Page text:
Ume in Japan

Posted by on Feb 21, 2016 | 3 Comments
Ume in Japan

After the BIB show in late January it was only just over a week before I took off for ten days to visit Japan. I’ve travelled to Japan three times previously, each time during February to coincide with the Kokufu-ten bonsai show in the Tokyo Metropolitan Art Museum in Ueno Park, Tokyo.

Traveling to a one of the high caliber shows in Japan can be an eye-opening experience. The first time I saw some of the Japanese trees my mind was blown. I sometimes failed to even take photos on my first couple trips. Luckily, during this trip I snapped quite a few. And for the first time this year, the public was allowed to take photos during the Kokufu exhibit.

One of my favorite trees to enjoy while touring Japan is the Japanese Flowering Apricot – Ume. Ume bloom in winter, while the trees are leafless. Even after the blossoms drop, it can be weeks before the branches start growing for spring. The charm of ume is in the contrast between the craggly-barked, rotted and hollow trunks and the gently delicate and fragrant blossoms.

Ume blossoms are perhaps at their most beautiful right before they open.  They can be both white and pink.

Ume blossoms are perhaps at their most beautiful right before they open. They can be both white and pink.

The bark on old specimens is nearly as good as bark on pine trees.

The bark on old specimens is nearly as good as bark on pine trees.

Blossoms hanging from a tree at the Kokufu exhibit.

Blossoms hanging from a tree at the Kokufu exhibit.

The trees are often large and covered in blossoms for the show.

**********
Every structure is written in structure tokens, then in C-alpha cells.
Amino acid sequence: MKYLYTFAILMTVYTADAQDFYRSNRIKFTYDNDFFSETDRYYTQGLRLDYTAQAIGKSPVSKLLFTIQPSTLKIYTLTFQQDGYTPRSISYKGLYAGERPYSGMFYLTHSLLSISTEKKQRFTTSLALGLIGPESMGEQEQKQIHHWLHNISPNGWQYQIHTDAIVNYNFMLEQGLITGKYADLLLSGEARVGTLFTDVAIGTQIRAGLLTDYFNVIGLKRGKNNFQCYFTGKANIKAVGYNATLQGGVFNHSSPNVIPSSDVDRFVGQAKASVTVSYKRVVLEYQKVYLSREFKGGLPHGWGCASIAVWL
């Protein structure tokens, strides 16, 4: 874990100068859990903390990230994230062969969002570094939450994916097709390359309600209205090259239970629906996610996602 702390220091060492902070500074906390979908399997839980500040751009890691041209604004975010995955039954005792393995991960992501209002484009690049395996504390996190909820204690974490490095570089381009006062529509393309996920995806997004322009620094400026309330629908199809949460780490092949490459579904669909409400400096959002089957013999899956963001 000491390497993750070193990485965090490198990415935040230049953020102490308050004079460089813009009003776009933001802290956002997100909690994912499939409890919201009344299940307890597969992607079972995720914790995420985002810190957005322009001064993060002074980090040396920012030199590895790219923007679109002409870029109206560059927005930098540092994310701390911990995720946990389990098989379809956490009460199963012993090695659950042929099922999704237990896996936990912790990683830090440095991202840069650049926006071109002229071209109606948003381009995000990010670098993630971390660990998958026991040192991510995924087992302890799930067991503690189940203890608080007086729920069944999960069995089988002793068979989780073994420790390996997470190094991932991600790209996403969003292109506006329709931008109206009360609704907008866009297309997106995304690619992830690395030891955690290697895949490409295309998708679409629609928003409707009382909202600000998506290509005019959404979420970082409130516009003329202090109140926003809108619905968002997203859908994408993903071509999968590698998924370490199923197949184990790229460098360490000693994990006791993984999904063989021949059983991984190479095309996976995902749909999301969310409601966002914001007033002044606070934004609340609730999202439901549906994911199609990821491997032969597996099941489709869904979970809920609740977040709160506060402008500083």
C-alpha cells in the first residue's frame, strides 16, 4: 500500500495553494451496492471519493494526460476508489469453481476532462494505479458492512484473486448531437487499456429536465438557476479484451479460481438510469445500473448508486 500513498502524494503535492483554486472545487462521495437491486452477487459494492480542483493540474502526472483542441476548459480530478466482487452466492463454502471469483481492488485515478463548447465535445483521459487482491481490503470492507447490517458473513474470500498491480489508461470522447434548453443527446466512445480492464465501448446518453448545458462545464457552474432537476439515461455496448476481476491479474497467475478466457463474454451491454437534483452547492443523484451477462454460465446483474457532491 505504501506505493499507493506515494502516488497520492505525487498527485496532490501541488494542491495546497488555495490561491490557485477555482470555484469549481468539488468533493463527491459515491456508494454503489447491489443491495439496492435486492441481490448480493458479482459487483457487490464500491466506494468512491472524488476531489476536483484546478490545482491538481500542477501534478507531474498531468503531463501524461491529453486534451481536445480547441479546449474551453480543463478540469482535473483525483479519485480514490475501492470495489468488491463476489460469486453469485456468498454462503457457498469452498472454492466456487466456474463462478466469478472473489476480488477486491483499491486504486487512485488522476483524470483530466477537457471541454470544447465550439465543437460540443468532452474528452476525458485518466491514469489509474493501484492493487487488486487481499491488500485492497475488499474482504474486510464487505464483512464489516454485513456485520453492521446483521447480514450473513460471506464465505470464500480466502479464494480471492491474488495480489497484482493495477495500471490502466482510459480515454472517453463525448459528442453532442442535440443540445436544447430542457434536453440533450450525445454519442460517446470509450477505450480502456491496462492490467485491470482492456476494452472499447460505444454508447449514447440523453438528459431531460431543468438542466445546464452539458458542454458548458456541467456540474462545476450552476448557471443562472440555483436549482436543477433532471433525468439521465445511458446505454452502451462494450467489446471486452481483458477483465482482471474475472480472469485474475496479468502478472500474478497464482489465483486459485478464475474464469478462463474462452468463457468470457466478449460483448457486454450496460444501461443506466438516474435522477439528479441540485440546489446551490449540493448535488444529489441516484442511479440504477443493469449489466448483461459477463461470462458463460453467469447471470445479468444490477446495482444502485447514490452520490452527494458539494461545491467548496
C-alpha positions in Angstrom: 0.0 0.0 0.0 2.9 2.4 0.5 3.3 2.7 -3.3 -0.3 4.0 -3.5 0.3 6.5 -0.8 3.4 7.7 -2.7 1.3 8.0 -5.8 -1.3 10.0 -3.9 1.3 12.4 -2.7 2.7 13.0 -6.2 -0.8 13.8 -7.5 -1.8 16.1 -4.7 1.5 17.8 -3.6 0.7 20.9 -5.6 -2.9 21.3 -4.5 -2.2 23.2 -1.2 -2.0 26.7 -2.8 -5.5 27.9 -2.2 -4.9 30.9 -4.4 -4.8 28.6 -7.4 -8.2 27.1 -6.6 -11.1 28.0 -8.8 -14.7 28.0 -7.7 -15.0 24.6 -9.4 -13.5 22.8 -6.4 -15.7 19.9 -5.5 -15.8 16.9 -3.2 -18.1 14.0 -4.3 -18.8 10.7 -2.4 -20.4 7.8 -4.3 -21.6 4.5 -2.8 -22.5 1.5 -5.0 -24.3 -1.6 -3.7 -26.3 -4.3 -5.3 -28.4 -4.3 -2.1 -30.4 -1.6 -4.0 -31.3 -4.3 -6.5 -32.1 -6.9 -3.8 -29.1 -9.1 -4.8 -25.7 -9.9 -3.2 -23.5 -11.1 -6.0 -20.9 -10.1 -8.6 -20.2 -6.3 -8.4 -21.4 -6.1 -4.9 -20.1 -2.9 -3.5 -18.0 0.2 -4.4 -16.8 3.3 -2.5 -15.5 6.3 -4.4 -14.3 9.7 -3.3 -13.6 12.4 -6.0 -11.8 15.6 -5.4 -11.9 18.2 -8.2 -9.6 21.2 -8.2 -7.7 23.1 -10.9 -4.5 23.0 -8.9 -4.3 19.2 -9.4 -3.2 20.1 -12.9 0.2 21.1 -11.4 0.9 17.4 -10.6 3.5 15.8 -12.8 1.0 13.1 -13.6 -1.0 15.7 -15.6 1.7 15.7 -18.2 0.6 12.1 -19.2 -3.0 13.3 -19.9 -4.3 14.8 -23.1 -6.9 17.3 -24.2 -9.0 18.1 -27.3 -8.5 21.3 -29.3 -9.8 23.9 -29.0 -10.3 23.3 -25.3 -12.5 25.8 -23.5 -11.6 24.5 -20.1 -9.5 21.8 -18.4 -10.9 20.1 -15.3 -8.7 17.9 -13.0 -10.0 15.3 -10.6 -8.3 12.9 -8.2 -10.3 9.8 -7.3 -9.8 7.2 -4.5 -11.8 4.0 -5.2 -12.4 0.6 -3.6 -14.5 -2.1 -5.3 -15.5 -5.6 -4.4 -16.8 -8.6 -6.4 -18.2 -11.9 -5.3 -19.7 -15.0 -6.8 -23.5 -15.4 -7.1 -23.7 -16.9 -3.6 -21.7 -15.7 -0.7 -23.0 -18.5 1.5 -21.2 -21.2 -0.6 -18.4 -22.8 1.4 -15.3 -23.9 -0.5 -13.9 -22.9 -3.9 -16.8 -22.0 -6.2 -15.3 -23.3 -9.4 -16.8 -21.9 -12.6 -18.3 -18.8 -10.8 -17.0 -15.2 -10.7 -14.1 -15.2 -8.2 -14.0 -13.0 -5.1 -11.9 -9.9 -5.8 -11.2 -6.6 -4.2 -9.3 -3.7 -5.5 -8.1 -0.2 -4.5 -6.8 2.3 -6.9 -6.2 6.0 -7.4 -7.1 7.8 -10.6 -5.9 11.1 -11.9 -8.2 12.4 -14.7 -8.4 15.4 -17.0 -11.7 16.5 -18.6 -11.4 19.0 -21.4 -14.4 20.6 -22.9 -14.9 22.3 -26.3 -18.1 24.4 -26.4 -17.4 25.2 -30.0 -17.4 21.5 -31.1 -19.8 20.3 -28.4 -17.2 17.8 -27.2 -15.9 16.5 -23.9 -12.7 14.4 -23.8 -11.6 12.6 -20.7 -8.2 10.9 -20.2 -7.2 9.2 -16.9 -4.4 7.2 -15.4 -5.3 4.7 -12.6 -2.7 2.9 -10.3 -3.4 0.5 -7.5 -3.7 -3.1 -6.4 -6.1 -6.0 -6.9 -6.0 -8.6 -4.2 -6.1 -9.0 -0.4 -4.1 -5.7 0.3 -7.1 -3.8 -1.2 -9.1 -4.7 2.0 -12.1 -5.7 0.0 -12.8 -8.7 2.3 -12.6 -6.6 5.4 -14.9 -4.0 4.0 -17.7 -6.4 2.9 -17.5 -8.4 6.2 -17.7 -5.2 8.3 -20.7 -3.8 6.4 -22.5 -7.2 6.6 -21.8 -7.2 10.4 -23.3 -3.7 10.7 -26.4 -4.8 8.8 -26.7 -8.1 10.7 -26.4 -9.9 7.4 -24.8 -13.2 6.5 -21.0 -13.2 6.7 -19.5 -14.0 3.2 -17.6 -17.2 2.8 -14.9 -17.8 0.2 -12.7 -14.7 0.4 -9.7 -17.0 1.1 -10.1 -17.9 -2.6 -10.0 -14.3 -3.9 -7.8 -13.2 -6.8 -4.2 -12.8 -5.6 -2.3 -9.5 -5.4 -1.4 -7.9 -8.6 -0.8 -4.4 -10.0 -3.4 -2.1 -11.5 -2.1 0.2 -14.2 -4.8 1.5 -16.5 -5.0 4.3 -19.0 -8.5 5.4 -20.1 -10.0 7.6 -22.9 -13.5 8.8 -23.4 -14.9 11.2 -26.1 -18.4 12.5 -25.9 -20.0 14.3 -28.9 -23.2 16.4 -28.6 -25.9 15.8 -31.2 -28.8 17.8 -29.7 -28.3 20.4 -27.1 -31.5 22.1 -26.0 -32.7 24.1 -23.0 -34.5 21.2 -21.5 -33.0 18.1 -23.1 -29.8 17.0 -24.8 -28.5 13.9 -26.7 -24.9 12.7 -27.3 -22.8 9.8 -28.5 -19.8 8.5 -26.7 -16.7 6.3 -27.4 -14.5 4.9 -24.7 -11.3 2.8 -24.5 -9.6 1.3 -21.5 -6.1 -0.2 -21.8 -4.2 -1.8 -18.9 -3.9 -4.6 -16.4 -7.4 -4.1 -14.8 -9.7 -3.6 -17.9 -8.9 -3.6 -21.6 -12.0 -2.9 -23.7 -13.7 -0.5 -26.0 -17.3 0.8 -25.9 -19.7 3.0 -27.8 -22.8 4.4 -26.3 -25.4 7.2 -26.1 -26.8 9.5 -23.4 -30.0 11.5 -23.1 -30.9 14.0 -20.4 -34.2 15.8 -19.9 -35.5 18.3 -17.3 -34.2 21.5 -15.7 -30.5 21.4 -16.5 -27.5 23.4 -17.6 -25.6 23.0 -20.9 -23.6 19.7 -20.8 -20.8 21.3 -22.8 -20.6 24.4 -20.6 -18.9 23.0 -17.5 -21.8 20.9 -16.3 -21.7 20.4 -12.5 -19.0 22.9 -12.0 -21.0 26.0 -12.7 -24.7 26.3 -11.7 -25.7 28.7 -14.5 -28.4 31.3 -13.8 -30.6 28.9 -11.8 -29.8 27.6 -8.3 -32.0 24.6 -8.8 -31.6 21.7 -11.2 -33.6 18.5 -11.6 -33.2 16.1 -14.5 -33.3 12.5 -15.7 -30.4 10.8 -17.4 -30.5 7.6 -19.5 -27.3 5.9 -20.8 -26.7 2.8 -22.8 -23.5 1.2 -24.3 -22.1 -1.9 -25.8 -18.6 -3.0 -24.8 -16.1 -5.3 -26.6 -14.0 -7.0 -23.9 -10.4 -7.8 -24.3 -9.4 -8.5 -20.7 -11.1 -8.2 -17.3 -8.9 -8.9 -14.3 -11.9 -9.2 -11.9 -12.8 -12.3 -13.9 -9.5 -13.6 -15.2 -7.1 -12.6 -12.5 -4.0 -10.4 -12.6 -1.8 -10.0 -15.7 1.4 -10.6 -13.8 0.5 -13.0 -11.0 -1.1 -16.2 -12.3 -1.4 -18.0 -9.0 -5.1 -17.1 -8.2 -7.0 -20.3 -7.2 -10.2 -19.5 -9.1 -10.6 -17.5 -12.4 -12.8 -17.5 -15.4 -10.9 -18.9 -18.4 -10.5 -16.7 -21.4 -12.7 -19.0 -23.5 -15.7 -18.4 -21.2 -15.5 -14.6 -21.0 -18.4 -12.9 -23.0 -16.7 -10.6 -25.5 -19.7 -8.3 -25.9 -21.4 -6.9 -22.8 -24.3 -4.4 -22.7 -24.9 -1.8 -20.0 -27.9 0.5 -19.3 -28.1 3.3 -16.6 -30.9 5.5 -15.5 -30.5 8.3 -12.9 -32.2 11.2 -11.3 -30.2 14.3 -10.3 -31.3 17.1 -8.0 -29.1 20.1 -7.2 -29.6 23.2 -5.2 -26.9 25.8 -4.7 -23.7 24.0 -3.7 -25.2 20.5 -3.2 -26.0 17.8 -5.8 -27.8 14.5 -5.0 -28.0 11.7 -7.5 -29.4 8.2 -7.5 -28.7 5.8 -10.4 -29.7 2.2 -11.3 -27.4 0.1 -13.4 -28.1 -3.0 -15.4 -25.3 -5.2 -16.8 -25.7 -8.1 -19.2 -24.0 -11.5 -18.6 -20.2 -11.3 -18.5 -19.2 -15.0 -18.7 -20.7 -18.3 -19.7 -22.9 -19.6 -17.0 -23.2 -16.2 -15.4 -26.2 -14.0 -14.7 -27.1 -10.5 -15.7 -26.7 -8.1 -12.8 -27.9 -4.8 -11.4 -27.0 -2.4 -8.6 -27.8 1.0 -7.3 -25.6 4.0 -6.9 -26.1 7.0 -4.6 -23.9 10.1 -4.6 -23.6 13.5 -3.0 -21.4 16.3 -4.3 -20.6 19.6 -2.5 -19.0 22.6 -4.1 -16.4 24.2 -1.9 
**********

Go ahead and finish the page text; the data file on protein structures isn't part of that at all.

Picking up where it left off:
The trees are often large and covered in blossoms for the show.

This was my favorite ume from this trip.   It appears to be a stump that has turned on its side and grown as a bonsai.   The texture of the deadwood, although potentially helped along by human hands, is second to none.   The overall composition is unexpected and visually stunning.

This was my favorite ume from this trip. It appears to be a stump that has turned on its side and grown as a bonsai. The texture of the deadwood, although potentially helped along by human hands, is second to none. The overall composition is unexpected and visually stunning.

Because of their habit of dying back, ume can end up taking on very interesting and contorted forms.

Because of their habit of dying back, ume can end up taking on very interesting and contorted forms.

In the second half of the show a medium size ume was awarded the Kokufu prize.    This tree has all the qualities that make ume so amazing.

In the second half of the show a medium size ume was awarded the Kokufu prize. This tree has all the qualities that make ume so amazing.

While the show was certainly full of amazing trees...not all ume are big.  This one from the Green Club was both affordable and compact.

While the show was certainly full of amazing trees…not all ume are big. This one from the Green Club was both affordable and compact.

3 Comments

  1. Andrew Robson
    February 21, 2016

    Great photos Eric, thanks for sharing! Were most of the Ume that you saw in unglazed pots?

    • Eric Schrader
      February 21, 2016

      Hi Andrew,

      Not remembering off the top of my head I just spent a few minutes looking through photos. It’s interesting to note that two deciduous trees in unglazed containers won Kokufu prizes this year. The other was a crabapple, I did not care for the pot choice myself.

      The Ume were mixed about half and half. I prefer glazed containers myself. It seems that the smaller and more delicate examples were more frequently in glazed containers while the larger and more powerful ones were in unglazed containers.

  2. Phillip Jackson
    February 21, 2016

    THANK YOU, I find that each posting increases my knowledge and interest in specific areas of Bonsal. Please continue.

    Best,